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What Gets the Most Visual Attention in Your Architecture?

FOCAL POINTS HELP OCCUPANTS MAKE DECISIONS

There are so many details that come together to make a wonderful architectural design; but what gets the most visual attention when someone sees a work of architecture? How does visual attention play into an occupant’s experience? The key is to understand that attention is a gradual process of adaptation where what gets our attention in the first moment may not get our attention moments later. Let me explain…

“Attention dynamically routes relevant information to decision-making areas in the brain and suppresses the surrounding center.” (1)

In other words, we are wired to visually find focal points that help us make decisions in the most efficient manner. In terms of architecture, just think of the many factors that architecture can influence. As architects, we use the notion of a focal point all the time – in terms of function, aesthetics and scalability. Such design issues that make the most use of visual attention are architectural qualities like wayfinding, thresholds, window views, lighting — the list goes on an on.

Any given work of architecture has many decision-making points within it. For this reason, it is good to consider what role focal points (visual attention) will play as they help your occupants to make decisions. Such focal points not only grab an occupant’s attention, but actually guide them on their journey as they travel within architecture, from one moment to the next.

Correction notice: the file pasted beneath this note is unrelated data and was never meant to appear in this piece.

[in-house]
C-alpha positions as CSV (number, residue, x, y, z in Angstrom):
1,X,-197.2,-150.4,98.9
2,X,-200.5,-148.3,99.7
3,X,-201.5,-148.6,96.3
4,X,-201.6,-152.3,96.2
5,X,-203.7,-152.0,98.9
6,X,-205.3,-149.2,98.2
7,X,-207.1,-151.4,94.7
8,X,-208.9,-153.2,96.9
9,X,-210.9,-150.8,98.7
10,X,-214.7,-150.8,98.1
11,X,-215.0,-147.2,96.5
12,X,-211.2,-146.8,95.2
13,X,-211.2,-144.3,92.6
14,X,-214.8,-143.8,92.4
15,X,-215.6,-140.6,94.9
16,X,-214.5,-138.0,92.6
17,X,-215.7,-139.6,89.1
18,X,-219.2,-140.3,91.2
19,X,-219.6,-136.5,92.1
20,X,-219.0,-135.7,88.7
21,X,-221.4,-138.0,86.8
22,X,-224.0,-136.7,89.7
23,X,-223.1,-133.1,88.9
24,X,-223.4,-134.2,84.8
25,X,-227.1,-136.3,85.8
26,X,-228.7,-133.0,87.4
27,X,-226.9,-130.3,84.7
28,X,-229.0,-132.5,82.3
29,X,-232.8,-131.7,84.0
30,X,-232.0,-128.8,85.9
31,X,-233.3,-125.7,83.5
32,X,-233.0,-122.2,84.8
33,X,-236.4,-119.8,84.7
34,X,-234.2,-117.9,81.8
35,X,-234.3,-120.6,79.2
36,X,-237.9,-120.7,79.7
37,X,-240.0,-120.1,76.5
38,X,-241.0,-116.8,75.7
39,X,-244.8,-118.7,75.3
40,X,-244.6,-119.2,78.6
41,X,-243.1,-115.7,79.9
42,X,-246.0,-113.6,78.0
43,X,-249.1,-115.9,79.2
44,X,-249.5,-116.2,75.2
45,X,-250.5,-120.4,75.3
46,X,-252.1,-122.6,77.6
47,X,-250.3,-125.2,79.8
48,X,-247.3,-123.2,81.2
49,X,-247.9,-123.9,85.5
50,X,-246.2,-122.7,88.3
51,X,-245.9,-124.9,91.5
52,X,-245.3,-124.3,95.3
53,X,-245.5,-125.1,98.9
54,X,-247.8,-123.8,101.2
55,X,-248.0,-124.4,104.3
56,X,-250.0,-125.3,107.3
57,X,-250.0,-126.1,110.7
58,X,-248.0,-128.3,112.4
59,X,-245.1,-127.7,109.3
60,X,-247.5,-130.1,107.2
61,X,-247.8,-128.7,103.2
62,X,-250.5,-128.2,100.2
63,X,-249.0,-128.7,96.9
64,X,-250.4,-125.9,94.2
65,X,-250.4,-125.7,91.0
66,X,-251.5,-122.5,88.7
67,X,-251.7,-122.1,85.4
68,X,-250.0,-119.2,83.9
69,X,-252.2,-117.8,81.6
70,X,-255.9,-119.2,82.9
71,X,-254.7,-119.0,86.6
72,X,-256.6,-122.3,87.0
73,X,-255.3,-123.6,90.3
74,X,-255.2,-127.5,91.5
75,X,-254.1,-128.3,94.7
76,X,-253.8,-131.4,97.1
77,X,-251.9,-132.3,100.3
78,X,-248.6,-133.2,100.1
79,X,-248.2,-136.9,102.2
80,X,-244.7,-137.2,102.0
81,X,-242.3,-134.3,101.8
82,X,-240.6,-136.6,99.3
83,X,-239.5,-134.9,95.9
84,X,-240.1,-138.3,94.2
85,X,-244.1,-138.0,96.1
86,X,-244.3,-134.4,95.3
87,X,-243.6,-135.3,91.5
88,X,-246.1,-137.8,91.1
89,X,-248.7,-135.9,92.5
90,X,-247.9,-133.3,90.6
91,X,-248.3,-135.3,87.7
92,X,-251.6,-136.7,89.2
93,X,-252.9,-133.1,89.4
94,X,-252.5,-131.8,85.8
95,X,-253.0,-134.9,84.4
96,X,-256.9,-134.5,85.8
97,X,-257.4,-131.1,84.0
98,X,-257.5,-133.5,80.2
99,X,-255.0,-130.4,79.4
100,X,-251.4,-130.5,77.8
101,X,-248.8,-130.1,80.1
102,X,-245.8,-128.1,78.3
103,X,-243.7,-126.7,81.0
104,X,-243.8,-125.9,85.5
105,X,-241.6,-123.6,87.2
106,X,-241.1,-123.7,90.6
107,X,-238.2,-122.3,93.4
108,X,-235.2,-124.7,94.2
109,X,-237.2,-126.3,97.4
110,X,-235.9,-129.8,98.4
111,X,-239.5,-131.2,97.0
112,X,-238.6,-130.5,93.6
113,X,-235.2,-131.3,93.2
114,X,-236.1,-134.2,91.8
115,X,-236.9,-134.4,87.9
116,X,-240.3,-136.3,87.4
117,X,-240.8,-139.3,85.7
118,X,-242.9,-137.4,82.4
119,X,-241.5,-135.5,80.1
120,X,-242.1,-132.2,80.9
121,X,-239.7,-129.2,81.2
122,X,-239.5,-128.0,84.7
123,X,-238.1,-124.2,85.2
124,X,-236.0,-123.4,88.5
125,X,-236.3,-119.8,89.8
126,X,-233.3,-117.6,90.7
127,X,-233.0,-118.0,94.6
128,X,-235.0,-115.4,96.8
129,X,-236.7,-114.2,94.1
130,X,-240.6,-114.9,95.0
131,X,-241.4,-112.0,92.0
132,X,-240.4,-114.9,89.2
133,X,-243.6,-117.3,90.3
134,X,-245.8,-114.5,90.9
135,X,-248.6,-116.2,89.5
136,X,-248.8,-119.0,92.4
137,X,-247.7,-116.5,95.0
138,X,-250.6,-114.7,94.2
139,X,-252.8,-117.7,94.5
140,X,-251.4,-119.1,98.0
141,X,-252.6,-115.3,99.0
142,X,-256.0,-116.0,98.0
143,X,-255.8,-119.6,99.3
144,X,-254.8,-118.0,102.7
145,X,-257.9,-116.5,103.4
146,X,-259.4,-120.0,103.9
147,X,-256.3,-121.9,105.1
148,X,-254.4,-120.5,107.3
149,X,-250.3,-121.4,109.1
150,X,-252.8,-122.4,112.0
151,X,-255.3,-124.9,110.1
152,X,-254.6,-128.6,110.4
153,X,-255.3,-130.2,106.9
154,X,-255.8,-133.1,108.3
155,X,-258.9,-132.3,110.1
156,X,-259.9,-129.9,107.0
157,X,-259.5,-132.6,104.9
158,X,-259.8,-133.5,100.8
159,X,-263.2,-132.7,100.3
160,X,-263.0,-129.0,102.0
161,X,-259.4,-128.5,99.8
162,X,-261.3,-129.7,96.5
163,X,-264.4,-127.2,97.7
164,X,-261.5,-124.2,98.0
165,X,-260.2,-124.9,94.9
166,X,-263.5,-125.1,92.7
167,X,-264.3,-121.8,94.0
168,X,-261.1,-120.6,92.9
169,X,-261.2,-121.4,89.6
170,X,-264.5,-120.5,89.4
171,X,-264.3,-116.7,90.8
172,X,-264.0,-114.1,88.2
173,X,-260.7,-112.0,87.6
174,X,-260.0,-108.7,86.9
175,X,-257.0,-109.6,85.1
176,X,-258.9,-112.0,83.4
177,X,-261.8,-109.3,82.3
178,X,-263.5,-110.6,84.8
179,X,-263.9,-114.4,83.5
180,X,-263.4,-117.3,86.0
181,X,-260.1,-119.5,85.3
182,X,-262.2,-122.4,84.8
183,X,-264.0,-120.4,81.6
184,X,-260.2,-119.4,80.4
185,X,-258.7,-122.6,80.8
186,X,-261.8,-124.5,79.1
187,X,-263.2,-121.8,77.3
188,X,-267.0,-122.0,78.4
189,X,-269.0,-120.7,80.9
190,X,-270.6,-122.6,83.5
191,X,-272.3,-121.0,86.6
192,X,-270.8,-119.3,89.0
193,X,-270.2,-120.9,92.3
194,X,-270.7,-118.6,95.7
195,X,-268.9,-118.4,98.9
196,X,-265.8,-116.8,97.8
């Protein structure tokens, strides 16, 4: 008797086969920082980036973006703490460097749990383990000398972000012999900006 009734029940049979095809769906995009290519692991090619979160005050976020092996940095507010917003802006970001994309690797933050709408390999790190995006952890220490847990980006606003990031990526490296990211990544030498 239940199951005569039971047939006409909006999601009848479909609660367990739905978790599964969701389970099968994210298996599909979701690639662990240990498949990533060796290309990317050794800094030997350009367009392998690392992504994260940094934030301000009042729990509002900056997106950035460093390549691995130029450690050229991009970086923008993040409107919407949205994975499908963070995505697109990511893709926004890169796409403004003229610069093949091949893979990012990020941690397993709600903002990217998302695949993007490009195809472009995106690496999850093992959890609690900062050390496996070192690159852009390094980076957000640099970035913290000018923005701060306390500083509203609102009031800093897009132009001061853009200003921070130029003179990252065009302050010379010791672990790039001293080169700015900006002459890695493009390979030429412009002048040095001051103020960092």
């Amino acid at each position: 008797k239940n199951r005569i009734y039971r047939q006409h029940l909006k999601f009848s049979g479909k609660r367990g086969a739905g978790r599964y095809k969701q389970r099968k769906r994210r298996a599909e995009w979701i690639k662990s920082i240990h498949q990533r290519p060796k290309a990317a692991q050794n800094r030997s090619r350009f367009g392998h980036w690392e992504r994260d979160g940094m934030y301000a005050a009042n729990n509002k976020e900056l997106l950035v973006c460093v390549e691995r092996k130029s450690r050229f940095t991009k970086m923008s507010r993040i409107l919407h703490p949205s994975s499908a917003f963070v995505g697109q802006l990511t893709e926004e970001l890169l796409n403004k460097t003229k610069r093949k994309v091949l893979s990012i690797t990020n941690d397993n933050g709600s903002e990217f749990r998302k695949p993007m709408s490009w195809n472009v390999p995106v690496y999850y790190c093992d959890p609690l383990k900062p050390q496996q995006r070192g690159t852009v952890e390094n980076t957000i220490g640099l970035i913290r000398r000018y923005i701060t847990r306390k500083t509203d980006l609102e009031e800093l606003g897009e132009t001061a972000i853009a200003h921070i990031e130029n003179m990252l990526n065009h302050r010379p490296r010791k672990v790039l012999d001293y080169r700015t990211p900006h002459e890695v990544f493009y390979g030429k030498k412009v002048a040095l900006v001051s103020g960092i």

ADAPTING TO SPACE … WITH YOUR EYES

We designers like to use design practices (like framing or symmetry) to create focal points in buildings; yet, we are able to create them in timeless and scale-less manners. How do we accomplish this?

Did you know that the “strength of [our] visual input fluctuates”? (1)

This means that what gets an occupant’s attention one moment will change by the next moment. Have you ever noticed that your visual attention adjusts as you acclimate to a space? For instance, when going indoors after being outside on a sunny day, your eyes need time to adjust once inside. At first, it is difficult to see anything indoors. Everything seems mostly dark; but as time passes, it seems that your eyes adjust to the lighting — you begin to see more and more detail. This is what happens with your occupant’s visual attention. Once an occupant enters a space, they acclimate in stages as they process incoming visual stimuli.

DESIGNING ARCHITECTURE THAT COMES INTO FOCUS

All of this gives way to thinking about how to design an architectural space. A room, or even a threshold, can be designed to make the most out of this understanding of visual attention. For example, when considering where to place the entrance of a room you may want to study what happens when an occupant enters – not just design for after the occupant has acclimated to the space.

Part of every space is the entrance – don’t neglect the importance of the threshold. This is where you may help occupants prepare for the visual stimuli they are about to take in, once inside. If there is no physical threshold, think of how the room’s details, lighting, materials and overall geometries will get their attention as they gain greater focus of the room over time.

Sensory Design: AN EXCELLENT BOOK

The Pantheon in Rome is a wonderful example of how visual attention can be used in architecture. It really makes use of the factors described in this article. This is probably why it is on the cover of the book called Sensory Design

I must mention that this book is a wonderful way to learn more about the interconnections between the senses and architecture. I highly recommend it if you are interested in these topics. It goes beyond just the visual senses and gives an in depth explanation of how humans experience architecture. I know you will enjoy it…Here is the link: Sensory Design

Reference:

(1) News Release — Visual Attention: How the Brain Makes the Most of the Visible World. The Salk Institute. March 27, 2009.

Image Caption: The Pantheon | Image Credit: © Frankix | Dreamstime

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